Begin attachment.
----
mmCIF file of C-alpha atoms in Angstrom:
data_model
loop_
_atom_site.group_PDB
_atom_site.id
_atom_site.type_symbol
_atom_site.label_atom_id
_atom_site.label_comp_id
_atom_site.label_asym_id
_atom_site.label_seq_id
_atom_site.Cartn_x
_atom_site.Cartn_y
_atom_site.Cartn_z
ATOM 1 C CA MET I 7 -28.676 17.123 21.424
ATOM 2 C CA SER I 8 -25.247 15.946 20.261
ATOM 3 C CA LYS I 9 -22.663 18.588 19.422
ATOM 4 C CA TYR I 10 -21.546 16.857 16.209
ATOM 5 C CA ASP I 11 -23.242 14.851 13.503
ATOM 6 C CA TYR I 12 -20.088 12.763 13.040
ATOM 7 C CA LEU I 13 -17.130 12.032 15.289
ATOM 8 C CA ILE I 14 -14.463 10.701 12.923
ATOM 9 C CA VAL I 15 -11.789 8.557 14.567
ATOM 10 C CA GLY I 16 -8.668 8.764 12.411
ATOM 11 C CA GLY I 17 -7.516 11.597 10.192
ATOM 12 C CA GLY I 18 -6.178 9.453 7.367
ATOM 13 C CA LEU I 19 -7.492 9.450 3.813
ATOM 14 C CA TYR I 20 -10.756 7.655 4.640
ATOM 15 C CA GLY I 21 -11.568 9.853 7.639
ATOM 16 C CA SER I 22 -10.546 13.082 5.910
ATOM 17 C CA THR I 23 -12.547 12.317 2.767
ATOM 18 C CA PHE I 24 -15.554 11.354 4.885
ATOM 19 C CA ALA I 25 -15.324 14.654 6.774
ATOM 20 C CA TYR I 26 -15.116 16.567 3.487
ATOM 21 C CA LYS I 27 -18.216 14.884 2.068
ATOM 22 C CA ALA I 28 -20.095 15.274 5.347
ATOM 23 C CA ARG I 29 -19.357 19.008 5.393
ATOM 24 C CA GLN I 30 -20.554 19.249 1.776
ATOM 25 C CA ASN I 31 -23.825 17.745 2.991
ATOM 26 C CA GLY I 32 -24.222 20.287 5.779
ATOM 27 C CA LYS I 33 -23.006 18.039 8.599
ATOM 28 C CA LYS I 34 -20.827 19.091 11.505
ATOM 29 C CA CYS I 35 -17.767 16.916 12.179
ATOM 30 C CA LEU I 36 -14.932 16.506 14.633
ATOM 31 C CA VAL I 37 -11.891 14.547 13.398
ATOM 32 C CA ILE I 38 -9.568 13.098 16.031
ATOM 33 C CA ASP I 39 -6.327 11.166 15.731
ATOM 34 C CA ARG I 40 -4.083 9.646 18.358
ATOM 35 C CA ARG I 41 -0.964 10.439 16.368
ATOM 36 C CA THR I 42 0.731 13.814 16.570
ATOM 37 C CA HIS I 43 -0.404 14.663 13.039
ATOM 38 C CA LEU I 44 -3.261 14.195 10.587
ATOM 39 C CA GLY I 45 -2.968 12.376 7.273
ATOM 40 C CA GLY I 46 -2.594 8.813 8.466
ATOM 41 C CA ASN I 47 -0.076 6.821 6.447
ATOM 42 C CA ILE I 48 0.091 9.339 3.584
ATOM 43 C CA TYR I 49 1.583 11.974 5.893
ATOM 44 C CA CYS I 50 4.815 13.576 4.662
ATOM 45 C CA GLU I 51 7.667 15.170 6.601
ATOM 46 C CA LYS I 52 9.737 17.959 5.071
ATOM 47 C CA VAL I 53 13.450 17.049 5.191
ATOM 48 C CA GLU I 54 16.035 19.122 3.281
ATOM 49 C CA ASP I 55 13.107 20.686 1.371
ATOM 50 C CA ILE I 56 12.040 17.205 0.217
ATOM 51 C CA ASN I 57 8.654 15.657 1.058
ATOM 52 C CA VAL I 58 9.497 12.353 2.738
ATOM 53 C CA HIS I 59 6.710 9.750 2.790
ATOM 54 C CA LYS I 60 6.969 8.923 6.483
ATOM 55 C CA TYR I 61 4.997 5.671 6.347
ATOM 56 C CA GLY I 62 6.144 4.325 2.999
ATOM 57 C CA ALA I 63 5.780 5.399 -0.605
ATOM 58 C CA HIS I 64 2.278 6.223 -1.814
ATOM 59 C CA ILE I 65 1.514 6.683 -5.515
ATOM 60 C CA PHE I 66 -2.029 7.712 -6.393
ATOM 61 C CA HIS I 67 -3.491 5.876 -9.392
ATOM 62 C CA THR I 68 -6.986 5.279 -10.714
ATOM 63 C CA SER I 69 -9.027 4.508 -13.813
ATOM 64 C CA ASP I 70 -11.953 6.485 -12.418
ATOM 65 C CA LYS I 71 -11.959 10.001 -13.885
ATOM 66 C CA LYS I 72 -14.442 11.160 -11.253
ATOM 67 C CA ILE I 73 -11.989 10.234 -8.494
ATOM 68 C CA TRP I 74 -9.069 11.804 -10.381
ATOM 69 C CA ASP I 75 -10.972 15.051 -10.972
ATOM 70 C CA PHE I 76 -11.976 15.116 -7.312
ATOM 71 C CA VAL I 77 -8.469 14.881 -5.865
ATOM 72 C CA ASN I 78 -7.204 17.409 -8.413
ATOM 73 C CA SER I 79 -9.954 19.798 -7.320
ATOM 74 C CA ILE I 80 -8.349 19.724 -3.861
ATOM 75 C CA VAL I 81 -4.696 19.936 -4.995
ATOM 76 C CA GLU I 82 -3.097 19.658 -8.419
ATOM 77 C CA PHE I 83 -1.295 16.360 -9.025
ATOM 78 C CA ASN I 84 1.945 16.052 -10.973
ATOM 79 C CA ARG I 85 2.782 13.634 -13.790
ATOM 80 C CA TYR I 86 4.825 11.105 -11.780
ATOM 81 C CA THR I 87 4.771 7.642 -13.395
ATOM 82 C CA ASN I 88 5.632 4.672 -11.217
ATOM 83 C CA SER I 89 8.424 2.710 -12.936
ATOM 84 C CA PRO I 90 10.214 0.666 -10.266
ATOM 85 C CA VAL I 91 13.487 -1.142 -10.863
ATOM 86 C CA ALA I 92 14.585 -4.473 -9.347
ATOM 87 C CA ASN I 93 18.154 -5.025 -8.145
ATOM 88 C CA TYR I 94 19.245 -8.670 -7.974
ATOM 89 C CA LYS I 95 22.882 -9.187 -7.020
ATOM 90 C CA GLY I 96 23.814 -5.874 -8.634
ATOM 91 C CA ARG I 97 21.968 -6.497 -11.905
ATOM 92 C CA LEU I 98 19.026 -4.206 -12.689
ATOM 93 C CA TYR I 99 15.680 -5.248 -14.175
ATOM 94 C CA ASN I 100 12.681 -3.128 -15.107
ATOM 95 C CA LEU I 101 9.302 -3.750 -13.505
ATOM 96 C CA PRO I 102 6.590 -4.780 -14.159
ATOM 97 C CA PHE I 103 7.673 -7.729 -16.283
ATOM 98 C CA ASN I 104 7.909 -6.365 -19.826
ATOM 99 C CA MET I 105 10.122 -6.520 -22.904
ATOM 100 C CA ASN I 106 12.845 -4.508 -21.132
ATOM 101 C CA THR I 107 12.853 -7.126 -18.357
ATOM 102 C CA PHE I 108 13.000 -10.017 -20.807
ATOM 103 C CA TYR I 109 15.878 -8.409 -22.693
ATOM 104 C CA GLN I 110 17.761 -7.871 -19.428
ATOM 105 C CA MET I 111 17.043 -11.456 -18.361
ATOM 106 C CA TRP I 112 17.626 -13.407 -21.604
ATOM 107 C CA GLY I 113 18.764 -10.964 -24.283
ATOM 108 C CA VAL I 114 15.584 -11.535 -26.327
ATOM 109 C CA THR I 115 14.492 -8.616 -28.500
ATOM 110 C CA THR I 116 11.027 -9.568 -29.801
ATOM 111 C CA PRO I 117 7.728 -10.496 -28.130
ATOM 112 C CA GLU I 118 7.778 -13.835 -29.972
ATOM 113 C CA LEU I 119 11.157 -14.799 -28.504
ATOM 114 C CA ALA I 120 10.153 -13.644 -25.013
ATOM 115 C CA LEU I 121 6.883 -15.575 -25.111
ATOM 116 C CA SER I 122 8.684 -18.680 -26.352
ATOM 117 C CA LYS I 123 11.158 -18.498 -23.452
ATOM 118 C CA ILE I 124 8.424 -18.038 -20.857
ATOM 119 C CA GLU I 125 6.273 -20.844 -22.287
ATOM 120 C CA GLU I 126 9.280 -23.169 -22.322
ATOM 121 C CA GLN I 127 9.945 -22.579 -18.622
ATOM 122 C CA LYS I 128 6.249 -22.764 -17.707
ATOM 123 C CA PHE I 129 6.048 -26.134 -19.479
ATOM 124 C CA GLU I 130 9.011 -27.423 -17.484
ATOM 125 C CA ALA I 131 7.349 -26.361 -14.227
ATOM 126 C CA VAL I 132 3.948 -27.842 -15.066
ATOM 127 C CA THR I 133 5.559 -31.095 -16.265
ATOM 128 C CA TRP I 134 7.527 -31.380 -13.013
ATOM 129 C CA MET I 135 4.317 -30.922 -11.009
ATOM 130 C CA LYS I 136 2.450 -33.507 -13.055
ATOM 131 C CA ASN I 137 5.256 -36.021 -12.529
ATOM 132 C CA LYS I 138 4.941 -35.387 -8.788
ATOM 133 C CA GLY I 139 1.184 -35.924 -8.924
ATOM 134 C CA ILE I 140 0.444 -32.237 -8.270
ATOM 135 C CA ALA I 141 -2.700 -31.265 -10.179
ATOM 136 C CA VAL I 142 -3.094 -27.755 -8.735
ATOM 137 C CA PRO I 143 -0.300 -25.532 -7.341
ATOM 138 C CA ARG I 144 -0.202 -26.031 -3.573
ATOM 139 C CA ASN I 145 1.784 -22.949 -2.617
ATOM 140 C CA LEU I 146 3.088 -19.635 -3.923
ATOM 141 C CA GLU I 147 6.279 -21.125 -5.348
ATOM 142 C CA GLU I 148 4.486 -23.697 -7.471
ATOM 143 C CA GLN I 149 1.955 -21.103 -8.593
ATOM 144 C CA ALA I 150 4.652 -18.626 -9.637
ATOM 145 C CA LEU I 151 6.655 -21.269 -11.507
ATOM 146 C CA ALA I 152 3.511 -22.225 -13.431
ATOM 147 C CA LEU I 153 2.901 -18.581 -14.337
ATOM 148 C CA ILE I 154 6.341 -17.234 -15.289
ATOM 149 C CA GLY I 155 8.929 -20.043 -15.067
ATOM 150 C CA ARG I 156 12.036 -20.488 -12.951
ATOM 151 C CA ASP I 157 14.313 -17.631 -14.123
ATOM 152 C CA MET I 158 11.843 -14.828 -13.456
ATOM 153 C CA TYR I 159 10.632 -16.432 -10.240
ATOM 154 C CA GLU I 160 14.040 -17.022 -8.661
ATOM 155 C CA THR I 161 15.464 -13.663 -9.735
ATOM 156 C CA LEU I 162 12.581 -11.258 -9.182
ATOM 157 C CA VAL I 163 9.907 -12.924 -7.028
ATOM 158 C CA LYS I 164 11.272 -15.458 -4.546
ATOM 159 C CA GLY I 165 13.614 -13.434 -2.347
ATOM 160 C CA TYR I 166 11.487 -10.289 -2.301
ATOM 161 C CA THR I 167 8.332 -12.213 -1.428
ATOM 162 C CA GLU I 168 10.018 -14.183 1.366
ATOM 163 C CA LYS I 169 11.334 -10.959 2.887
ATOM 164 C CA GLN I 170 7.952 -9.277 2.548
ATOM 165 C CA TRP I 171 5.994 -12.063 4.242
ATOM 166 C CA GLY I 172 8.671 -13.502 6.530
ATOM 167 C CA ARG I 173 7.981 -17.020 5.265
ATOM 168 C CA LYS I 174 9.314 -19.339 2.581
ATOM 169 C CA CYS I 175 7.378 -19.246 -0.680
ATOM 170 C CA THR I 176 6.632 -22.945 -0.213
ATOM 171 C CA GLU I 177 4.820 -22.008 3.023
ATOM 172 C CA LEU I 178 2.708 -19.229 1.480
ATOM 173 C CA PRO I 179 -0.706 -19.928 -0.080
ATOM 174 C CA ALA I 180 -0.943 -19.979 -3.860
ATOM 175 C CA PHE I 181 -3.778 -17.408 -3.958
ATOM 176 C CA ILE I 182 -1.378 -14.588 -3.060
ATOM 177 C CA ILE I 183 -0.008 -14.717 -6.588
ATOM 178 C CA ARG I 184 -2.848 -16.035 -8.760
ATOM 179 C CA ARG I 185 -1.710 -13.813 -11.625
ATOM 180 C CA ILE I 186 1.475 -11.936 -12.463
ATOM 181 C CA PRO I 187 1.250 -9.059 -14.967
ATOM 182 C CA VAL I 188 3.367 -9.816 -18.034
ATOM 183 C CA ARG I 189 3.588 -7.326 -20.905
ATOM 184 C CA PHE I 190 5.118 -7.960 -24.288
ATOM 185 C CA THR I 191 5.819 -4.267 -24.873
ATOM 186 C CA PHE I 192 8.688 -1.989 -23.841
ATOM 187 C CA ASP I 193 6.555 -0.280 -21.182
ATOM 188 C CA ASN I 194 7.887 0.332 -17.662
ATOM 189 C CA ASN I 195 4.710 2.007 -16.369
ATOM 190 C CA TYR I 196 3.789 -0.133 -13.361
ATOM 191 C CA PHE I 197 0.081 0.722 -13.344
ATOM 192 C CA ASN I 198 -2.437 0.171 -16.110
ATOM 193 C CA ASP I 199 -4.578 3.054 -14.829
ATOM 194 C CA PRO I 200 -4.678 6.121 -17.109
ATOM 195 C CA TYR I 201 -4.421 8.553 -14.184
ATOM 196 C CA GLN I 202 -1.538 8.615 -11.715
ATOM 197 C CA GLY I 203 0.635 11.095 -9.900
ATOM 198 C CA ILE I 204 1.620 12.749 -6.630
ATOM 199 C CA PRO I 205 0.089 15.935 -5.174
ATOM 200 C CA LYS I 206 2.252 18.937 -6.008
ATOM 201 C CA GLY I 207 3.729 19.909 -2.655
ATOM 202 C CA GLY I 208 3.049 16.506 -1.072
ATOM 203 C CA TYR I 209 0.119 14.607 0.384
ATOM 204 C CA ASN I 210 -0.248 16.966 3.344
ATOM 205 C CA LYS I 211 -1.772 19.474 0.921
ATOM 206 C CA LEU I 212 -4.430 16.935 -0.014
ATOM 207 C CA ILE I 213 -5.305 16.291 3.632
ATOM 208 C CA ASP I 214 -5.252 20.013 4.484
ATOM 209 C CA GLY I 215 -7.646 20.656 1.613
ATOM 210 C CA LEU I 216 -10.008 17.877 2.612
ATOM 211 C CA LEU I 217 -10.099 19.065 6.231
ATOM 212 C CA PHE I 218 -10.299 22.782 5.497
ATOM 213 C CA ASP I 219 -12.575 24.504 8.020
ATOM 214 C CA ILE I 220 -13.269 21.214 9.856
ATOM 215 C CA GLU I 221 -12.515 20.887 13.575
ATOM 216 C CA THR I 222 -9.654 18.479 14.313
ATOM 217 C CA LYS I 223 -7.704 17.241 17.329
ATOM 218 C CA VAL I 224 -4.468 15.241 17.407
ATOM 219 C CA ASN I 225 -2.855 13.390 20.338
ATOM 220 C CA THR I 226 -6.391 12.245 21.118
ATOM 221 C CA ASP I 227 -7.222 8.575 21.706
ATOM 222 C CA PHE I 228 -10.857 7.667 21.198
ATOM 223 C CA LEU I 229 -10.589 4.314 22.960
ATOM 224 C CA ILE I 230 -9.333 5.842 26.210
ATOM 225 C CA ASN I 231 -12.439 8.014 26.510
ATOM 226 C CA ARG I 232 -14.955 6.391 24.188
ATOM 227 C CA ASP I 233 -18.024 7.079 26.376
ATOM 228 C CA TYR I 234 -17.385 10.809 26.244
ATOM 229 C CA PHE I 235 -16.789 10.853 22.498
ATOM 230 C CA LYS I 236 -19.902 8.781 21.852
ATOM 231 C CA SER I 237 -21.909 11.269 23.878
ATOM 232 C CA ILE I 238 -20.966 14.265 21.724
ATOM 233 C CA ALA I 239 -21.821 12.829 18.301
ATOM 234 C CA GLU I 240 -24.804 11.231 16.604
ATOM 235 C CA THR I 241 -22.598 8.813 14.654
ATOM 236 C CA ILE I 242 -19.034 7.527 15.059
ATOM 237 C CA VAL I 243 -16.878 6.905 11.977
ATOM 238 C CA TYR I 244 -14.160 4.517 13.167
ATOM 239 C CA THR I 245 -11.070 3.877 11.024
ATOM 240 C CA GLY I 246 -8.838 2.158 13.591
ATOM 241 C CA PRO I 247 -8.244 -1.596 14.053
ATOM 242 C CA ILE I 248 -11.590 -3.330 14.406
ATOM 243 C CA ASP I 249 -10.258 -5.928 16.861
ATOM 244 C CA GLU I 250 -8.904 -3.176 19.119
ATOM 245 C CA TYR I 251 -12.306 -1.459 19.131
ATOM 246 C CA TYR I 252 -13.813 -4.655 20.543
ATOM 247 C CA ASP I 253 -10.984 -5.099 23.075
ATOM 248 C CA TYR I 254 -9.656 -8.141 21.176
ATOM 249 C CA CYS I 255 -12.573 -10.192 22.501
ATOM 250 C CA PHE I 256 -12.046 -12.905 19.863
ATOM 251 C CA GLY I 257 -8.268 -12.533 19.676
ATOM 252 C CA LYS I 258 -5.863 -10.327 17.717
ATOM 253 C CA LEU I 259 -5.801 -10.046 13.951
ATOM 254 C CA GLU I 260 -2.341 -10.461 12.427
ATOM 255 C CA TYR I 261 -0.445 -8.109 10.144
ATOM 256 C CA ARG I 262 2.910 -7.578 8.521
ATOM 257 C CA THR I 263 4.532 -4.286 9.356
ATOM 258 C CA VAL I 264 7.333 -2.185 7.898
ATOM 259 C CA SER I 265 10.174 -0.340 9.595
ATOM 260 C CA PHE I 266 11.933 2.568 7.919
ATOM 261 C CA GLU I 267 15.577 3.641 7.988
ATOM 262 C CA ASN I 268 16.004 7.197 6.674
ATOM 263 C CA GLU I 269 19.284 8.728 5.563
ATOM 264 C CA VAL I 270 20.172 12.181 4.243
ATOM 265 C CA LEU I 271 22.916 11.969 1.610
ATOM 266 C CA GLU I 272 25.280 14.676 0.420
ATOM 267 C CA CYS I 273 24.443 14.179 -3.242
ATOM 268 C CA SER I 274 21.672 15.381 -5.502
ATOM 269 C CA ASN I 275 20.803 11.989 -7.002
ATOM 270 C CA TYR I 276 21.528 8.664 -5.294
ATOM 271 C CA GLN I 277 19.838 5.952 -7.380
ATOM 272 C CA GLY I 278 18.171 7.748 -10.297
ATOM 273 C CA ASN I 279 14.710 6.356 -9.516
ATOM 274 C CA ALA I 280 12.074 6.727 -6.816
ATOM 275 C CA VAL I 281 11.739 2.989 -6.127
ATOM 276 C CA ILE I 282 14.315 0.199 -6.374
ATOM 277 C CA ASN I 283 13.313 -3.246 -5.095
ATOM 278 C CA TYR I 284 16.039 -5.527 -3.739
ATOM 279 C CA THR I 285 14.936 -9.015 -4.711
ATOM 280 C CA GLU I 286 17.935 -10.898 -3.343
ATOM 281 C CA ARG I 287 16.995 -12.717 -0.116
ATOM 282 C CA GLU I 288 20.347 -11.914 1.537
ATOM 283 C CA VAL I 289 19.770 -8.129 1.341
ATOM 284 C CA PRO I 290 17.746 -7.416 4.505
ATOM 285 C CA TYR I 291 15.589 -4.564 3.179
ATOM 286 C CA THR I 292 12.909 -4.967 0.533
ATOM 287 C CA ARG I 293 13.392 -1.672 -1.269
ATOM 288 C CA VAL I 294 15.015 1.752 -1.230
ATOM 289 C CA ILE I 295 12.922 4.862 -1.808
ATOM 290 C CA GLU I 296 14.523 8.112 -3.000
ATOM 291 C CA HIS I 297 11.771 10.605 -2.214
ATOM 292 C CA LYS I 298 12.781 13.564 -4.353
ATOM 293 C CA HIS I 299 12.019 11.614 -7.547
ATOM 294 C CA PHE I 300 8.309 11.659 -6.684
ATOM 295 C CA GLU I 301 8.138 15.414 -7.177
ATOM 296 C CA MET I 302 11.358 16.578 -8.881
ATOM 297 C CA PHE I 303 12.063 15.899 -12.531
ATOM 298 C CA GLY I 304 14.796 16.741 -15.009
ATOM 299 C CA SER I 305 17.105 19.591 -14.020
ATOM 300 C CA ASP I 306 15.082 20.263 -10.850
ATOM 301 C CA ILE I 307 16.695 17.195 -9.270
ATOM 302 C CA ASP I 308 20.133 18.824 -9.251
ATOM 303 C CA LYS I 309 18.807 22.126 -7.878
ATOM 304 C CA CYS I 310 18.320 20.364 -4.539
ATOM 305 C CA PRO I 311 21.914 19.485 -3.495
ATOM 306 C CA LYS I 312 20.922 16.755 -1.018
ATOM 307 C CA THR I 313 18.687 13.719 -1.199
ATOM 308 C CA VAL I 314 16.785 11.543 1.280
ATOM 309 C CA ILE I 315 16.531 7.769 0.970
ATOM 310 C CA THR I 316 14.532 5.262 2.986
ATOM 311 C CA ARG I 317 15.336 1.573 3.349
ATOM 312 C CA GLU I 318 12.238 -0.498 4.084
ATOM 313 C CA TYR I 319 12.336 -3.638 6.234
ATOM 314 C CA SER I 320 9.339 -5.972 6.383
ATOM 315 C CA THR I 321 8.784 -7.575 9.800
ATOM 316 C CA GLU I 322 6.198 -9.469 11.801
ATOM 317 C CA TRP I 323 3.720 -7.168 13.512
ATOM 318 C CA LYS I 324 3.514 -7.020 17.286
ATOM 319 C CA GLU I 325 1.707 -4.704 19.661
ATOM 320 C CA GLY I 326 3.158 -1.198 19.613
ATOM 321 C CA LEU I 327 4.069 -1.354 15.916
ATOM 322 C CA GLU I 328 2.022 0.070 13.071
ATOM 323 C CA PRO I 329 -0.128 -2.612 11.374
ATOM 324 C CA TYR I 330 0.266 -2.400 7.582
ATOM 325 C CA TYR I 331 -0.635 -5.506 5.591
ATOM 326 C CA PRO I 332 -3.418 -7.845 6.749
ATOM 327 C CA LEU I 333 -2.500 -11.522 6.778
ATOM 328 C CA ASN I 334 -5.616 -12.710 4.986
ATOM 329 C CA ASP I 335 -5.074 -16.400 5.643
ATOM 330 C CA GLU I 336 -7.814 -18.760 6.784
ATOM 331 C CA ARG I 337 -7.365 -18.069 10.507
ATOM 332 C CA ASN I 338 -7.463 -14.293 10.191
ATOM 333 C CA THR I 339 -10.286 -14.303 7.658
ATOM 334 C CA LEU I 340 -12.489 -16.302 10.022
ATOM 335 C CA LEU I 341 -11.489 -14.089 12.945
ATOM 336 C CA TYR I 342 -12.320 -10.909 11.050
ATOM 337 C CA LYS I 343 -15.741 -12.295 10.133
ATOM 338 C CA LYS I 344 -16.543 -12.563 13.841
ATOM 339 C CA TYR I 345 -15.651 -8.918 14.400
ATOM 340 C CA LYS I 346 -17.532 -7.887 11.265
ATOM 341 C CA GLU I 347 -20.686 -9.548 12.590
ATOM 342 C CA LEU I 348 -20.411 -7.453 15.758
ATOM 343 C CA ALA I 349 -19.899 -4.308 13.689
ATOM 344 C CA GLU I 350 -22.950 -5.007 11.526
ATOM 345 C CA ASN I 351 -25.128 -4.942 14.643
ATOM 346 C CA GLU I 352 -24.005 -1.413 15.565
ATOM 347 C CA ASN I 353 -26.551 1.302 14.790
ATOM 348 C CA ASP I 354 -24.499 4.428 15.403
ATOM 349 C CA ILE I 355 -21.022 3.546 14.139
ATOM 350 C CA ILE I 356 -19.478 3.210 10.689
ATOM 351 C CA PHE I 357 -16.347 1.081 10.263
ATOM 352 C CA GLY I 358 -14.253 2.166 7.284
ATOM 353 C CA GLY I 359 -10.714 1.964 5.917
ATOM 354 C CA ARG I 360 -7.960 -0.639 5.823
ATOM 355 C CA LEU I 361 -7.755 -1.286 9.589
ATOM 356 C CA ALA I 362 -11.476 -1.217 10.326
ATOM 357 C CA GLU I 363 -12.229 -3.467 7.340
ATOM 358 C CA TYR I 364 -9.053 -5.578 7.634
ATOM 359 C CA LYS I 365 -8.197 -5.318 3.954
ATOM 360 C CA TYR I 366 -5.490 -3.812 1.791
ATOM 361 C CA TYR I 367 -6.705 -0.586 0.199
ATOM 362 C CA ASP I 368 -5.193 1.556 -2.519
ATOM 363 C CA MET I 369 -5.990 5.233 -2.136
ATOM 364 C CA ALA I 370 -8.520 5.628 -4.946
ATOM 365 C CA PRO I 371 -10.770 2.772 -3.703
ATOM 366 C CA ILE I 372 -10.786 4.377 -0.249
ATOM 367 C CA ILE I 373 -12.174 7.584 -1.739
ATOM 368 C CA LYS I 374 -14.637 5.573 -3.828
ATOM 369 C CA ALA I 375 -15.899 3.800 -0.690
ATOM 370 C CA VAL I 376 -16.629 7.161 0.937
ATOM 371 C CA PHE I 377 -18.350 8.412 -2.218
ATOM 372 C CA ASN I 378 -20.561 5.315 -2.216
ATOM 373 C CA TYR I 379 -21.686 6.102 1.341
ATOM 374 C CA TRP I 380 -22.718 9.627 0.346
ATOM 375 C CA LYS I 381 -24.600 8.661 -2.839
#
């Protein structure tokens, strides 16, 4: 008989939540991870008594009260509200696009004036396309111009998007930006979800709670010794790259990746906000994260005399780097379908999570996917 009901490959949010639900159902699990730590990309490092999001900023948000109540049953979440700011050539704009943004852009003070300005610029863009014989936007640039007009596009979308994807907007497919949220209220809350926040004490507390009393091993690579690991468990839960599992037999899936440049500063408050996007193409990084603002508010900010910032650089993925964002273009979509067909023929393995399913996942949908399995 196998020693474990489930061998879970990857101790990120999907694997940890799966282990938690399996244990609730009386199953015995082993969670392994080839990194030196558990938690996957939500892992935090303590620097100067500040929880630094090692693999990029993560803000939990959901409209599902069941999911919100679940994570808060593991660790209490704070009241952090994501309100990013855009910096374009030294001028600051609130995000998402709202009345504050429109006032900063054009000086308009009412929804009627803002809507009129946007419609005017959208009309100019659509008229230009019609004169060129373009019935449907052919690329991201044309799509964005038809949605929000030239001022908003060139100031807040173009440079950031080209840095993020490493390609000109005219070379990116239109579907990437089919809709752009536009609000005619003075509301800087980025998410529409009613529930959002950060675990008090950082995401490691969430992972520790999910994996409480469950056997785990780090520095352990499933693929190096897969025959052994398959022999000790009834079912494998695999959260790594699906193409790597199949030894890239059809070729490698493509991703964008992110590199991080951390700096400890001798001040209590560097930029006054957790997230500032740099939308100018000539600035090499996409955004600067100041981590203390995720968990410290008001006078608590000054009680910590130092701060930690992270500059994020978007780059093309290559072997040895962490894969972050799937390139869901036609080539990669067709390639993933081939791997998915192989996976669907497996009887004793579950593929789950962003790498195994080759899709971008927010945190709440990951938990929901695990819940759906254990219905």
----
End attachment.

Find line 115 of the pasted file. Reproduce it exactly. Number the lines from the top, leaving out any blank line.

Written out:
ATOM 102 C CA PHE I 108 13.000 -10.017 -20.807